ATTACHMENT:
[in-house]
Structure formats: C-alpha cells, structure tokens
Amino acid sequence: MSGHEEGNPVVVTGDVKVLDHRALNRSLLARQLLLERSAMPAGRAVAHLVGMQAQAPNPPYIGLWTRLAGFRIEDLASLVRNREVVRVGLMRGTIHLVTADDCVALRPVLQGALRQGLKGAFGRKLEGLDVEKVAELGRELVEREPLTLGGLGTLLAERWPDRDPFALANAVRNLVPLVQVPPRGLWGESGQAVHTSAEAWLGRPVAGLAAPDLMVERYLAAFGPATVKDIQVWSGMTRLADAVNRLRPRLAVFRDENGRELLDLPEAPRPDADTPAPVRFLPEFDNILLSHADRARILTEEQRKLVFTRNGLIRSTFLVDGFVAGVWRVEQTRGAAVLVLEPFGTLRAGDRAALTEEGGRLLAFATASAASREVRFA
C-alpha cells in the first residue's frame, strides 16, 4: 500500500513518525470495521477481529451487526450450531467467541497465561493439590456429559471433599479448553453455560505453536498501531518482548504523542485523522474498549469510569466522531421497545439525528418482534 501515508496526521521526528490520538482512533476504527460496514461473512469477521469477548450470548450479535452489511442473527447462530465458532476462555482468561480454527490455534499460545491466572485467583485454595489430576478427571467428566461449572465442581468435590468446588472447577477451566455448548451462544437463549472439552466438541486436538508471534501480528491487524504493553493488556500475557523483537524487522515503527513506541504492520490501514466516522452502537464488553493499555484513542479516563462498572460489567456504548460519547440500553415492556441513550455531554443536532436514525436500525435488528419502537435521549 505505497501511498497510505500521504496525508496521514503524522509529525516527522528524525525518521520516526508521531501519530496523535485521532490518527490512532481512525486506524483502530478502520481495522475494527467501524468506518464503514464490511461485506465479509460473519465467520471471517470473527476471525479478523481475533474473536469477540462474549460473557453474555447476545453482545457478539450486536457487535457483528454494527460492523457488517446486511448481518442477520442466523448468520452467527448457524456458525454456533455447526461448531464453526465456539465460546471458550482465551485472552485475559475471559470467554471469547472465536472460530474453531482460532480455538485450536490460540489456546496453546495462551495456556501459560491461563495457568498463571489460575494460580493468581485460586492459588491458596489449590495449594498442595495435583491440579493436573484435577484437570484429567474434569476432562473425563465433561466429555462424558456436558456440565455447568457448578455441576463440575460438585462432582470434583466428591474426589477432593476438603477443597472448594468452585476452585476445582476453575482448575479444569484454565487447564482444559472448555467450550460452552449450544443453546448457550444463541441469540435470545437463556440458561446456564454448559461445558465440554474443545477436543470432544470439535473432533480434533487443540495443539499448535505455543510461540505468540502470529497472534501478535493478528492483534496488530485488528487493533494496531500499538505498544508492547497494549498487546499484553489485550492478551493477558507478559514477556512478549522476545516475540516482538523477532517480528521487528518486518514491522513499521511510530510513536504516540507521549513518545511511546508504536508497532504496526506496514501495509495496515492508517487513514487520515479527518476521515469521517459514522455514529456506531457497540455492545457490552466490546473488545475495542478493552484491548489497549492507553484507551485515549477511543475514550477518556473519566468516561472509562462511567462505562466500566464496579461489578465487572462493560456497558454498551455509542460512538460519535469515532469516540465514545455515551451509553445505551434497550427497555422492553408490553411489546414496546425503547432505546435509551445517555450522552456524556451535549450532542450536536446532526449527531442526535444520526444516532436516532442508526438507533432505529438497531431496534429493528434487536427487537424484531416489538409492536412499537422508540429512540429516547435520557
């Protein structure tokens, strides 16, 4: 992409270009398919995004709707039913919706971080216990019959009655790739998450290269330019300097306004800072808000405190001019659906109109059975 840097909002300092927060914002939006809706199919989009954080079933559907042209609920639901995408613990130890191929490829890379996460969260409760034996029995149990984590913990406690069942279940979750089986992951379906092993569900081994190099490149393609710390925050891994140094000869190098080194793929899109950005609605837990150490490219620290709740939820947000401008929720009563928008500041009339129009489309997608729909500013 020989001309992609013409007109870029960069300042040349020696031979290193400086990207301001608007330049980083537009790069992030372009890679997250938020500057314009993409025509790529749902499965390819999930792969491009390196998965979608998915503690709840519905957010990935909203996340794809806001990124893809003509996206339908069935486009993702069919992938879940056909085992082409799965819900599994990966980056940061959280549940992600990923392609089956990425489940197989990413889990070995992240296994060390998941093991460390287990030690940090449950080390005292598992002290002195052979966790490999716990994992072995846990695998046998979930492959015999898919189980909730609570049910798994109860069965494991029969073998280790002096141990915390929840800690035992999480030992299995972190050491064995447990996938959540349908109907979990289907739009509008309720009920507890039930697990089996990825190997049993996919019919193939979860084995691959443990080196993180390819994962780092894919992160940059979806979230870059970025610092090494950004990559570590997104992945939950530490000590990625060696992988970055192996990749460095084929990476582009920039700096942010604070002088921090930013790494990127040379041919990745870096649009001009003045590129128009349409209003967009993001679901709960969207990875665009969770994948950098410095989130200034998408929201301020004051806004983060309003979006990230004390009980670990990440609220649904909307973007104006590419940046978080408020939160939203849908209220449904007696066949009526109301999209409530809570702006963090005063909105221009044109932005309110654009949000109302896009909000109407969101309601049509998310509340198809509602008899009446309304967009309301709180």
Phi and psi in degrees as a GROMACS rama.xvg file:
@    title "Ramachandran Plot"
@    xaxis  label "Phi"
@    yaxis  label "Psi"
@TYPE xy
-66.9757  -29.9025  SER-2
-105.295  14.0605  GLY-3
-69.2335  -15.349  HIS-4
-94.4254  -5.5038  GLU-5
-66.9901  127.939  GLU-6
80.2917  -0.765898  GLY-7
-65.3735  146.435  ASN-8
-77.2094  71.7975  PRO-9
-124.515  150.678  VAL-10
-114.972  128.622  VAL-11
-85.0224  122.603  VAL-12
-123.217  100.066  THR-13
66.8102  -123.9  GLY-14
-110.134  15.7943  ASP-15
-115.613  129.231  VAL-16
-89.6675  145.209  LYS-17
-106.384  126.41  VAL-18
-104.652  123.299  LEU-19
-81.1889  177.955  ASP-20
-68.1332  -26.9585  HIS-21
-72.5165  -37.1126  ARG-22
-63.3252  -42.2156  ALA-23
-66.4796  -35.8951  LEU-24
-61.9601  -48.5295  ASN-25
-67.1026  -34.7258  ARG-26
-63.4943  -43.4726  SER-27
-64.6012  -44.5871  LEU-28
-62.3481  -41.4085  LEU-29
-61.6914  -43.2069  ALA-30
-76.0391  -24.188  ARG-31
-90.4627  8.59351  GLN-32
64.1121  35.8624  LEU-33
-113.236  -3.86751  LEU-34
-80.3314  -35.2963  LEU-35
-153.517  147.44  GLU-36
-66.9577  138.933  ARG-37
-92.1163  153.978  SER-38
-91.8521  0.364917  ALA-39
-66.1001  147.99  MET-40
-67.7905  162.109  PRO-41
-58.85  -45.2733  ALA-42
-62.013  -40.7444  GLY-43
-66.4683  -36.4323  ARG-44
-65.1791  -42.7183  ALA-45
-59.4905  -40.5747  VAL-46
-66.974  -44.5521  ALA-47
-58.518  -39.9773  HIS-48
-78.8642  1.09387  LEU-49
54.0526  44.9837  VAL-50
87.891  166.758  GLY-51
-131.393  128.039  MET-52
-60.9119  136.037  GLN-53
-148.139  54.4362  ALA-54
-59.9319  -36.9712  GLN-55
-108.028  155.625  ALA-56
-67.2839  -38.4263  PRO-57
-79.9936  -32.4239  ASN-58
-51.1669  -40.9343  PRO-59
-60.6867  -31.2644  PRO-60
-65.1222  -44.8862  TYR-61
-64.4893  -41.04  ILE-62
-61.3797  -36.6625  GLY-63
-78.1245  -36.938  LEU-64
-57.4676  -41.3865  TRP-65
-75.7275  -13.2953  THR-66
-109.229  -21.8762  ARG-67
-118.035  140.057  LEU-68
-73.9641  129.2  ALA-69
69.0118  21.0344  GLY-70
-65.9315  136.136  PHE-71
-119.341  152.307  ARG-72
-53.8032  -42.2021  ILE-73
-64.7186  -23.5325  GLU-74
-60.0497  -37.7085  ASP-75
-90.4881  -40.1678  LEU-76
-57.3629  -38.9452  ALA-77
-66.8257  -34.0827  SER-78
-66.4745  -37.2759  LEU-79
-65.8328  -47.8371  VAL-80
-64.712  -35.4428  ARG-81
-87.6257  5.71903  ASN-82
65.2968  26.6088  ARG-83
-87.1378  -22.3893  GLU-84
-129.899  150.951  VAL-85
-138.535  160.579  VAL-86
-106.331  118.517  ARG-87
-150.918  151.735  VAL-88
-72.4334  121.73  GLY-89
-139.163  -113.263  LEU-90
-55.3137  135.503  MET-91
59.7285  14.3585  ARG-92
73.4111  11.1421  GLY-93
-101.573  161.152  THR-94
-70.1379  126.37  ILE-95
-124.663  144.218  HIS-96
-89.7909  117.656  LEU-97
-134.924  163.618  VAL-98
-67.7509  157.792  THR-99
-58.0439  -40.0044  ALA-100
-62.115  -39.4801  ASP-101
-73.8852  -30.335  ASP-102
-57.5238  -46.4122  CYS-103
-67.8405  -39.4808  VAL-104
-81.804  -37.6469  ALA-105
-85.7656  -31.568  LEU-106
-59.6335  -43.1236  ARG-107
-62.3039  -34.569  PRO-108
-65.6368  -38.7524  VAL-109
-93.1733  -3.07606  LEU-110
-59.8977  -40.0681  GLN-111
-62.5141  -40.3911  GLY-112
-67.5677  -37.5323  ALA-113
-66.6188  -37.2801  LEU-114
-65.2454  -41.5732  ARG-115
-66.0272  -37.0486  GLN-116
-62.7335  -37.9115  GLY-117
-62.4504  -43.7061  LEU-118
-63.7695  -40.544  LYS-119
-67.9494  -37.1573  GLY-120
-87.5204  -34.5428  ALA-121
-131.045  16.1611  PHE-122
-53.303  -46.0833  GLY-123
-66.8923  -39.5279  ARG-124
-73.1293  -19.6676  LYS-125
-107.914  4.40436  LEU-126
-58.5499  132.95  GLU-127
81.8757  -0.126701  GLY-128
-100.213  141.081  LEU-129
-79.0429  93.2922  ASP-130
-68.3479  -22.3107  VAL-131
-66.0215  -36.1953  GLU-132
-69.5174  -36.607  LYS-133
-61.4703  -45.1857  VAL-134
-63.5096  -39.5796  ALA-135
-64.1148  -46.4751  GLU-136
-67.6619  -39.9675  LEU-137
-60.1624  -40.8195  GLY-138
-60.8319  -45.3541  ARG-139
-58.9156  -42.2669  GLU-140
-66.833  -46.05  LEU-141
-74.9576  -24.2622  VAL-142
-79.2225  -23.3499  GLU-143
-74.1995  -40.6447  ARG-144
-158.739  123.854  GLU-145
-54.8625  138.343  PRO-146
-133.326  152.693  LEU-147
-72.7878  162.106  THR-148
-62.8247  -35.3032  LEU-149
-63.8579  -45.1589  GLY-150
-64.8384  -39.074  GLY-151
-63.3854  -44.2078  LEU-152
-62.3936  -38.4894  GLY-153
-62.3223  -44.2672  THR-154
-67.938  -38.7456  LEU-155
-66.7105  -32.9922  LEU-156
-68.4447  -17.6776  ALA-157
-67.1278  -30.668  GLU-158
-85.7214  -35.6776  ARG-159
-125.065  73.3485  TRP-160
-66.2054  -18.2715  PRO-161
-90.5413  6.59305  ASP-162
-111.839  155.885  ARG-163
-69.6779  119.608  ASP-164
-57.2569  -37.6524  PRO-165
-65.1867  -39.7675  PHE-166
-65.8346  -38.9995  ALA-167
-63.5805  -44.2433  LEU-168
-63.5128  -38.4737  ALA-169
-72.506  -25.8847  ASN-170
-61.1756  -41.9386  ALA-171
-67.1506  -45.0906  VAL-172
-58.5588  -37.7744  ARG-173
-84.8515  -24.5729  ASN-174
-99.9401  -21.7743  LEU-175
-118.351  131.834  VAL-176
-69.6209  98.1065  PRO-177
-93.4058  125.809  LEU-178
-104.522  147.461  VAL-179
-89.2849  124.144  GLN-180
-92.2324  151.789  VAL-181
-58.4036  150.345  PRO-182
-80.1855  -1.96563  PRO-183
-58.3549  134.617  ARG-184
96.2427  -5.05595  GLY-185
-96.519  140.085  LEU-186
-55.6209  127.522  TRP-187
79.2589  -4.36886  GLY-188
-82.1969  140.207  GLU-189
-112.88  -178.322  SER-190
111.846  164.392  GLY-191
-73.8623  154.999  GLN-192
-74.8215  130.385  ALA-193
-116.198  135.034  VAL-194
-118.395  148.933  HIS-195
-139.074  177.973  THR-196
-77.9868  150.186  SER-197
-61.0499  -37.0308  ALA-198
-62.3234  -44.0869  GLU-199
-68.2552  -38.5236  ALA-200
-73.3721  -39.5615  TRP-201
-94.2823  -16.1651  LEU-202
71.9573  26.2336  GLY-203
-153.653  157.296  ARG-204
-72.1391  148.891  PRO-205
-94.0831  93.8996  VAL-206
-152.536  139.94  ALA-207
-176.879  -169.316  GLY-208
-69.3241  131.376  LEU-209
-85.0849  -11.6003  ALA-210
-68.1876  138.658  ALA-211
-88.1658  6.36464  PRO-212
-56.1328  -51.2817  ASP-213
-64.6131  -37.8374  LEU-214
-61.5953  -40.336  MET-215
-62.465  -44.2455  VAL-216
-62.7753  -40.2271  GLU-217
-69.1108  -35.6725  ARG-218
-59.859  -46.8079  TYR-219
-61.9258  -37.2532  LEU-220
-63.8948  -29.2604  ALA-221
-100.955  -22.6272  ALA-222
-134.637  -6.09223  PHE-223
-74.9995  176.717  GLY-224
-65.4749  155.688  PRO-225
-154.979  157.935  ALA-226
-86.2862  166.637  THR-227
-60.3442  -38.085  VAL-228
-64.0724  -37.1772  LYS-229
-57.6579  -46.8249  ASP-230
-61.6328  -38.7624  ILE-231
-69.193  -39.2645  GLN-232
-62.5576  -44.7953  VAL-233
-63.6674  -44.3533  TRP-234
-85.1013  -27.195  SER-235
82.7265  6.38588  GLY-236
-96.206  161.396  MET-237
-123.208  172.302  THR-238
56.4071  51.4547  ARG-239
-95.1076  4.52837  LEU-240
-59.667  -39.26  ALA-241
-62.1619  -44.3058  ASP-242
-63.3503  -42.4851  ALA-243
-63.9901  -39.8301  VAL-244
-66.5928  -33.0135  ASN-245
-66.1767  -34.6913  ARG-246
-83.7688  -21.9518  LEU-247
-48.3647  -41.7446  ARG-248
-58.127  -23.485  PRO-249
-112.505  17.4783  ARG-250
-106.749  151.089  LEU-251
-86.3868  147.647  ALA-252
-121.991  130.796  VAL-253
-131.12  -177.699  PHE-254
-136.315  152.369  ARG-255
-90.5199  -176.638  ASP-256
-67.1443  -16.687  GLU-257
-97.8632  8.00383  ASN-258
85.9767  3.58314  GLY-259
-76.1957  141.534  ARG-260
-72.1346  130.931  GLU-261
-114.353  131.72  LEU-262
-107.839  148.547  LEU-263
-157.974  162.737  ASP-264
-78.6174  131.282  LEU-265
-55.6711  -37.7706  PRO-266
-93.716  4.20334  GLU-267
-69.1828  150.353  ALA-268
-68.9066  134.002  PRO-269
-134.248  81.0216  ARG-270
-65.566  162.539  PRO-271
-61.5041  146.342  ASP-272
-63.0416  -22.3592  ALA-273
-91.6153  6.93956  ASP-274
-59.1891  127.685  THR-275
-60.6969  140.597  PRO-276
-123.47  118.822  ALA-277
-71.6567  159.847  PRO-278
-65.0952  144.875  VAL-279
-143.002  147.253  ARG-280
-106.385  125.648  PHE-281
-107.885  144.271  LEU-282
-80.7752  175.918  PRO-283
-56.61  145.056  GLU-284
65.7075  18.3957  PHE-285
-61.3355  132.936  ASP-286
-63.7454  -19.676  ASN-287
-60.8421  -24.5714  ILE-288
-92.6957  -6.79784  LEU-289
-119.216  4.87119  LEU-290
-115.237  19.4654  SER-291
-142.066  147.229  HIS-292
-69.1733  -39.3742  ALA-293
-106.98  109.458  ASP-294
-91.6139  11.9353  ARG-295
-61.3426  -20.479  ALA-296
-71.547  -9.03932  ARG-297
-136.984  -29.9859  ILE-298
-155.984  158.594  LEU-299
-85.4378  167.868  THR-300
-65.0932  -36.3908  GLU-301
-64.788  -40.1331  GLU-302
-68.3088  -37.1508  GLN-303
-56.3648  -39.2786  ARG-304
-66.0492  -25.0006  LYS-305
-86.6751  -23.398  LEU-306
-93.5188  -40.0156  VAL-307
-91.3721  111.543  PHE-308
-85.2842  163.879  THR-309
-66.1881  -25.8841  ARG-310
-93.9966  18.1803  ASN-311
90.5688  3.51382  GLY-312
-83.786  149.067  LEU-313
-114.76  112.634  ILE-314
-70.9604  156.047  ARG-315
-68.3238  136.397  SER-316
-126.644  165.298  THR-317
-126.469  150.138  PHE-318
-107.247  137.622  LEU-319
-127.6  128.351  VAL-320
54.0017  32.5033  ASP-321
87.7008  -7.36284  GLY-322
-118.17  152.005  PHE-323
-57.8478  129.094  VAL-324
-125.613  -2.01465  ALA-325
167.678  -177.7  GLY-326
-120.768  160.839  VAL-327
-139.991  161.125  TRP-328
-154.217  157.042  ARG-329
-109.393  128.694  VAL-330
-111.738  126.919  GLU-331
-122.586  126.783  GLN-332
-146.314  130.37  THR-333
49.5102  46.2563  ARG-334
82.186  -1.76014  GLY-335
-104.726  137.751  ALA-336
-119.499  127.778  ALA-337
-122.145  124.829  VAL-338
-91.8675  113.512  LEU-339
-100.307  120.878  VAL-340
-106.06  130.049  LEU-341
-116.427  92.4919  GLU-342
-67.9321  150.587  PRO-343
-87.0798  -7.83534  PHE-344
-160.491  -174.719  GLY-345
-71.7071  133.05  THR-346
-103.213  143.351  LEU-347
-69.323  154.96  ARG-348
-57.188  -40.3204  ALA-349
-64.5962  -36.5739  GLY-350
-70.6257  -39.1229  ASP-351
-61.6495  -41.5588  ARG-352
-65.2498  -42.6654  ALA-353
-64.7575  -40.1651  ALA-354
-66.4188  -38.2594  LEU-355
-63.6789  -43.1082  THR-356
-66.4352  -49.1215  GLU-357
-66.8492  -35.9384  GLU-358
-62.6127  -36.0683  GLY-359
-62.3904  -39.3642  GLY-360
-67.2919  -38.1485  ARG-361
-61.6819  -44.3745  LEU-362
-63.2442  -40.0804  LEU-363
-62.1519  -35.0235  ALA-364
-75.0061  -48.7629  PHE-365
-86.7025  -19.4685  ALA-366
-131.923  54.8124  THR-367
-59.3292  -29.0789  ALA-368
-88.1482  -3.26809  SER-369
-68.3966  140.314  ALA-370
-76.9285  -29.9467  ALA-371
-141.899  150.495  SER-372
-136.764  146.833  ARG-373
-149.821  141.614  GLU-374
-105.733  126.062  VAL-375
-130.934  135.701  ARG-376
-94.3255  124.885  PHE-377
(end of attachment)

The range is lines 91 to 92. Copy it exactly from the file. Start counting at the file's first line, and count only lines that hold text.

-87.6257  5.71903  ASN-82
65.2968  26.6088  ARG-83